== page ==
Hunt promises to investigate claims of mental health trust’s failure over unexpected deathsBMJ 2015; 351 doi: https://doi.org/10.1136/bmj.h6772 (Published 14 December 2015) Cite this as: BMJ 2015;351:h6772
All rapid responses
Why did it take NHS England until December 17th 2016 to publish the Mazars report Independent review of deaths of people with a Learning Disability or Mental Health problem in contact with Southern Health NHS Foundation Trust April 2011 to March 2015 ? 1 More importantly what is still causing the 6 year delay in the Health and Social Care information Centre (HSCIC) in facilitating data linkage between the GP learning disability registers, Hospital patient administration systems (PAS) and the Primary Care Mortality Database (PCMD) where all deaths certificate information is held? Since 2010 this data linkage has been repeated requested by CIPOLD Confidential Inquiry into premature deaths of people with learning disabilities, Public Health England Improving Health and Lives Learning Disabilities Observatory and now The Learning Disabilities Mortality Review (LeDeR) Programme. The Mazars report has 7 national recommendations of which the first is “NHS England and its partners should facilitate the use of comparative mortality information relating to Mental Health and Learning Disability service users amongst Mental Health providers”. This is similar to the first of the 18 CIPOLD recommendations “Clear identification of people with learning disabilities on the NHS central registration system and in all health care record systems”. 2 There is a lack of readily available and comparative information on deaths of learning disability service users available to compare Trusts and services. This data linkage would allow the Care Quality Commission (CQC) to benchmark Trusts providing community care for people with learning disabilities and potentially provide preventative action rather than having to respond only when family and friends of people with a learning disability have had to campaign for an investigation after a tragedy. 3,4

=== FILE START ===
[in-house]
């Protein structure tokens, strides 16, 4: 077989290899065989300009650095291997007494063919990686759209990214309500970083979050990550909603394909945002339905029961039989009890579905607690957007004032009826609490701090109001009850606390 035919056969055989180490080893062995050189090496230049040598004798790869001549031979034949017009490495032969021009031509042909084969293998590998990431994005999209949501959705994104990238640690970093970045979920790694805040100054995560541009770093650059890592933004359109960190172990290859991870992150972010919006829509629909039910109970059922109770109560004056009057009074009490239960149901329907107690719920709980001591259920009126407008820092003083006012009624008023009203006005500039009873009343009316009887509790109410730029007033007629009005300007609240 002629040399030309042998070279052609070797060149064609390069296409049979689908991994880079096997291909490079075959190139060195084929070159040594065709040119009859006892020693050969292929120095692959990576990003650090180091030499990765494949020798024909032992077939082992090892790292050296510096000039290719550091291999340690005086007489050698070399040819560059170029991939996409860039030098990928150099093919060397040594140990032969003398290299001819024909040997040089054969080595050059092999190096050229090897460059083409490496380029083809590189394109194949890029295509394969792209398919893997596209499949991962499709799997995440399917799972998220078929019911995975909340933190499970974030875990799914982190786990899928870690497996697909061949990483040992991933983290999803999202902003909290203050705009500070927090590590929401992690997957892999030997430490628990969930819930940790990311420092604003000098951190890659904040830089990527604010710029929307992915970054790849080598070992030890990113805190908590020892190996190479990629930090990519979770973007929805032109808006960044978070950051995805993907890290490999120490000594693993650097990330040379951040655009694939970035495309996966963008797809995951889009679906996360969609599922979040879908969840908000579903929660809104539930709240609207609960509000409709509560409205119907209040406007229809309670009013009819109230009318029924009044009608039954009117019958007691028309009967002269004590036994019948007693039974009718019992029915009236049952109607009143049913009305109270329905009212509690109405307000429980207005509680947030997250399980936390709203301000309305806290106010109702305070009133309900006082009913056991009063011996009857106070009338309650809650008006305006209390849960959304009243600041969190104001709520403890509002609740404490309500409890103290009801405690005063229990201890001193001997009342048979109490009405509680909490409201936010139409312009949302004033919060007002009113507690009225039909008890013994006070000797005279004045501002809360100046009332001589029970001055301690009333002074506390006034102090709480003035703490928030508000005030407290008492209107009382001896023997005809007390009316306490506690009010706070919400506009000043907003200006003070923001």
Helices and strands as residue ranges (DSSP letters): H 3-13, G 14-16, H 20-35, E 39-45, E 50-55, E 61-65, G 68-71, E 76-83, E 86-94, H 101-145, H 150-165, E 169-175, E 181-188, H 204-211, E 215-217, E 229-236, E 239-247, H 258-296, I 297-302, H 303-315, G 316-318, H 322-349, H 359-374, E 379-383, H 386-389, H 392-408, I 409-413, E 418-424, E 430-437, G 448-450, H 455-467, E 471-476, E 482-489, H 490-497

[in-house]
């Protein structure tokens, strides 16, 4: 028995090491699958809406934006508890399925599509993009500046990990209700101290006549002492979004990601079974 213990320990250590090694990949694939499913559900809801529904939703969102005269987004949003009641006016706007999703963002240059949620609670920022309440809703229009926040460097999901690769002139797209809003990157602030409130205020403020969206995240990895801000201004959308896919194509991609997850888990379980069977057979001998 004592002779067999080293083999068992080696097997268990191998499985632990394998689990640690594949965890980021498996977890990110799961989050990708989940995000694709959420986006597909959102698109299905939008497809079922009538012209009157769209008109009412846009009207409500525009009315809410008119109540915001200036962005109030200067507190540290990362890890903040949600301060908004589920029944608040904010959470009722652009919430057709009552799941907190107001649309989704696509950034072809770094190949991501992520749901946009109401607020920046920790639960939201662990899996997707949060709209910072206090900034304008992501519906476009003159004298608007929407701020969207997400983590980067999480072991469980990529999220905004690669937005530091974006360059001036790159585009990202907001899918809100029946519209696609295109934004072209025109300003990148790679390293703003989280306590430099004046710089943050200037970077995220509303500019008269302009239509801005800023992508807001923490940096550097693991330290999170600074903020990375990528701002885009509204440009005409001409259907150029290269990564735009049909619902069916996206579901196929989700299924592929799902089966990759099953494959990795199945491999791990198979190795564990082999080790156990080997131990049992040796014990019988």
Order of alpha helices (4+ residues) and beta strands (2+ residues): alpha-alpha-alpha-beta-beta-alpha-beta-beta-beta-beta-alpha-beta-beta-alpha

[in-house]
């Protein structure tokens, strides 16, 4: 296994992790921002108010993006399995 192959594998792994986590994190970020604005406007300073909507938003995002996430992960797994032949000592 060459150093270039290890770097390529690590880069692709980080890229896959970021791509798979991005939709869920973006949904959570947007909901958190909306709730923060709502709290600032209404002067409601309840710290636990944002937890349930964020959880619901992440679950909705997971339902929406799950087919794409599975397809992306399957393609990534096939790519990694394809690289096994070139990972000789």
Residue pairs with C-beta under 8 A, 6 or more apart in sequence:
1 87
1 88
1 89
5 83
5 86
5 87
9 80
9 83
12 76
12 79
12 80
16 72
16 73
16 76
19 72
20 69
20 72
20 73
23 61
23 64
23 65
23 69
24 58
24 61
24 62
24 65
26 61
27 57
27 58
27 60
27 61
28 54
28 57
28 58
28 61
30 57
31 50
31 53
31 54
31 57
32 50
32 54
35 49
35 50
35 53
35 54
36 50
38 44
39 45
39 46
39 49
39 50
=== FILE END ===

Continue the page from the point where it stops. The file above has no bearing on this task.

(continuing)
1Independent review of deaths of people with a Learning Disability or Mental Health problem in contact with Southern Health NHS Foundation Trust April 2011 to March 2015 www.england.nhs.uk/south/wp-content/uploads/sites/6/2015/12/mazars-rep.pdf